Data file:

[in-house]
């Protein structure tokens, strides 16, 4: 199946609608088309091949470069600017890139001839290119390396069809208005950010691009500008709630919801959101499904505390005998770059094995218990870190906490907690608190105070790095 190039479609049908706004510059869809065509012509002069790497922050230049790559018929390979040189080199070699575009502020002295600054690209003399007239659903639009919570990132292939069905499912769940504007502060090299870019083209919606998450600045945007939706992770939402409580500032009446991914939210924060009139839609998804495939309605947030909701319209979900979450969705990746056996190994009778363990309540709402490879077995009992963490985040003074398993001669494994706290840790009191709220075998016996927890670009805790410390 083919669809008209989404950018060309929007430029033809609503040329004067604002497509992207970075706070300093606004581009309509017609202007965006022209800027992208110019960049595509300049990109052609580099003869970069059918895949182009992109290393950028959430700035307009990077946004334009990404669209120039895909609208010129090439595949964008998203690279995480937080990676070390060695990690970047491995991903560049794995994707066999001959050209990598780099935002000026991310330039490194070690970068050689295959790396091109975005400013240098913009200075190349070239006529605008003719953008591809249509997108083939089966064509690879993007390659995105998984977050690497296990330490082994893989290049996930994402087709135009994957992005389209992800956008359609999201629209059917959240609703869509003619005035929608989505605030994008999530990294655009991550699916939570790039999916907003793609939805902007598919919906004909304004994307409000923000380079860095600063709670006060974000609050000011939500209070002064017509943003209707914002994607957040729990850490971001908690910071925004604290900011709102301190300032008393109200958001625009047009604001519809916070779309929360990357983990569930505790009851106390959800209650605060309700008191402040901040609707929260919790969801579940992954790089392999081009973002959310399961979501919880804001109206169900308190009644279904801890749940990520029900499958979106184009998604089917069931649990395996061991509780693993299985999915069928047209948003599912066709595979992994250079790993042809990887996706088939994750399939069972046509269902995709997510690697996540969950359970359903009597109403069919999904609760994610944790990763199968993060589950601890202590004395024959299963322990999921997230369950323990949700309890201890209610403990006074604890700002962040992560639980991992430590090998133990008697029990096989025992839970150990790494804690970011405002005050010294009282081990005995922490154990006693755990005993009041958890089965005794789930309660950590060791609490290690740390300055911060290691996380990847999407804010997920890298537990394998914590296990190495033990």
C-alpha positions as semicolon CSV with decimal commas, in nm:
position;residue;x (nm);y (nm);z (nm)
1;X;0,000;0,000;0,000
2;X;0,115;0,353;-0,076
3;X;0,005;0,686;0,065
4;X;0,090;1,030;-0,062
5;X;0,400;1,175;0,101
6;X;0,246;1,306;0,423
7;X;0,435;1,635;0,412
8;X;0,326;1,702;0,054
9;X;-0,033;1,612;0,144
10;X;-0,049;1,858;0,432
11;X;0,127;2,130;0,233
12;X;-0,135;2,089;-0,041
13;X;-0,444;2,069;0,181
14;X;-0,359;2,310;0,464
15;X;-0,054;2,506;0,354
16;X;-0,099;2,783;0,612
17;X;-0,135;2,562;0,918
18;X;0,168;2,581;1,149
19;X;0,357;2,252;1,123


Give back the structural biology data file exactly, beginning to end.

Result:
[in-house]
């Protein structure tokens, strides 16, 4: 199946609608088309091949470069600017890139001839290119390396069809208005950010691009500008709630919801959101499904505390005998770059094995218990870190906490907690608190105070790095 190039479609049908706004510059869809065509012509002069790497922050230049790559018929390979040189080199070699575009502020002295600054690209003399007239659903639009919570990132292939069905499912769940504007502060090299870019083209919606998450600045945007939706992770939402409580500032009446991914939210924060009139839609998804495939309605947030909701319209979900979450969705990746056996190994009778363990309540709402490879077995009992963490985040003074398993001669494994706290840790009191709220075998016996927890670009805790410390 083919669809008209989404950018060309929007430029033809609503040329004067604002497509992207970075706070300093606004581009309509017609202007965006022209800027992208110019960049595509300049990109052609580099003869970069059918895949182009992109290393950028959430700035307009990077946004334009990404669209120039895909609208010129090439595949964008998203690279995480937080990676070390060695990690970047491995991903560049794995994707066999001959050209990598780099935002000026991310330039490194070690970068050689295959790396091109975005400013240098913009200075190349070239006529605008003719953008591809249509997108083939089966064509690879993007390659995105998984977050690497296990330490082994893989290049996930994402087709135009994957992005389209992800956008359609999201629209059917959240609703869509003619005035929608989505605030994008999530990294655009991550699916939570790039999916907003793609939805902007598919919906004909304004994307409000923000380079860095600063709670006060974000609050000011939500209070002064017509943003209707914002994607957040729990850490971001908690910071925004604290900011709102301190300032008393109200958001625009047009604001519809916070779309929360990357983990569930505790009851106390959800209650605060309700008191402040901040609707929260919790969801579940992954790089392999081009973002959310399961979501919880804001109206169900308190009644279904801890749940990520029900499958979106184009998604089917069931649990395996061991509780693993299985999915069928047209948003599912066709595979992994250079790993042809990887996706088939994750399939069972046509269902995709997510690697996540969950359970359903009597109403069919999904609760994610944790990763199968993060589950601890202590004395024959299963322990999921997230369950323990949700309890201890209610403990006074604890700002962040992560639980991992430590090998133990008697029990096989025992839970150990790494804690970011405002005050010294009282081990005995922490154990006693755990005993009041958890089965005794789930309660950590060791609490290690740390300055911060290691996380990847999407804010997920890298537990394998914590296990190495033990």
C-alpha positions as semicolon CSV with decimal commas, in nm:
position;residue;x (nm);y (nm);z (nm)
1;X;0,000;0,000;0,000
2;X;0,115;0,353;-0,076
3;X;0,005;0,686;0,065
4;X;0,090;1,030;-0,062
5;X;0,400;1,175;0,101
6;X;0,246;1,306;0,423
7;X;0,435;1,635;0,412
8;X;0,326;1,702;0,054
9;X;-0,033;1,612;0,144
10;X;-0,049;1,858;0,432
11;X;0,127;2,130;0,233
12;X;-0,135;2,089;-0,041
13;X;-0,444;2,069;0,181
14;X;-0,359;2,310;0,464
15;X;-0,054;2,506;0,354
16;X;-0,099;2,783;0,612
17;X;-0,135;2,562;0,918
18;X;0,168;2,581;1,149
19;X;0,357;2,252;1,123